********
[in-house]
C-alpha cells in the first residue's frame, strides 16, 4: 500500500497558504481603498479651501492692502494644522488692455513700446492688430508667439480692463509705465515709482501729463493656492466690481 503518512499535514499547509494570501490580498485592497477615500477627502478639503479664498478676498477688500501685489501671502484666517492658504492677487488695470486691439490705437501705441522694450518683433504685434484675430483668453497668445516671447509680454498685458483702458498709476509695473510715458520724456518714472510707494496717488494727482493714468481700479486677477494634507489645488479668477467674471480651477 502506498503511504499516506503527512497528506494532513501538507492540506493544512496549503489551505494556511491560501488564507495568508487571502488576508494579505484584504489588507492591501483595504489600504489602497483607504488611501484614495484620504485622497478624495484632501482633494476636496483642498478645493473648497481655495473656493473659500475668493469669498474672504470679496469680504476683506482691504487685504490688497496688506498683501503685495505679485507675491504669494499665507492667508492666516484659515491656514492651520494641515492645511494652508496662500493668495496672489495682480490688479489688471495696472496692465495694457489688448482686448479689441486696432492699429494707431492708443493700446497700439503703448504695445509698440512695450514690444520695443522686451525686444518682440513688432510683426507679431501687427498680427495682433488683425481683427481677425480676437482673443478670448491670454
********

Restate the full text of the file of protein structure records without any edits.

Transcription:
[in-house]
C-alpha cells in the first residue's frame, strides 16, 4: 500500500497558504481603498479651501492692502494644522488692455513700446492688430508667439480692463509705465515709482501729463493656492466690481 503518512499535514499547509494570501490580498485592497477615500477627502478639503479664498478676498477688500501685489501671502484666517492658504492677487488695470486691439490705437501705441522694450518683433504685434484675430483668453497668445516671447509680454498685458483702458498709476509695473510715458520724456518714472510707494496717488494727482493714468481700479486677477494634507489645488479668477467674471480651477 502506498503511504499516506503527512497528506494532513501538507492540506493544512496549503489551505494556511491560501488564507495568508487571502488576508494579505484584504489588507492591501483595504489600504489602497483607504488611501484614495484620504485622497478624495484632501482633494476636496483642498478645493473648497481655495473656493473659500475668493469669498474672504470679496469680504476683506482691504487685504490688497496688506498683501503685495505679485507675491504669494499665507492667508492666516484659515491656514492651520494641515492645511494652508496662500493668495496672489495682480490688479489688471495696472496692465495694457489688448482686448479689441486696432492699429494707431492708443493700446497700439503703448504695445509698440512695450514690444520695443522686451525686444518682440513688432510683426507679431501687427498680427495682433488683425481683427481677425480676437482673443478670448491670454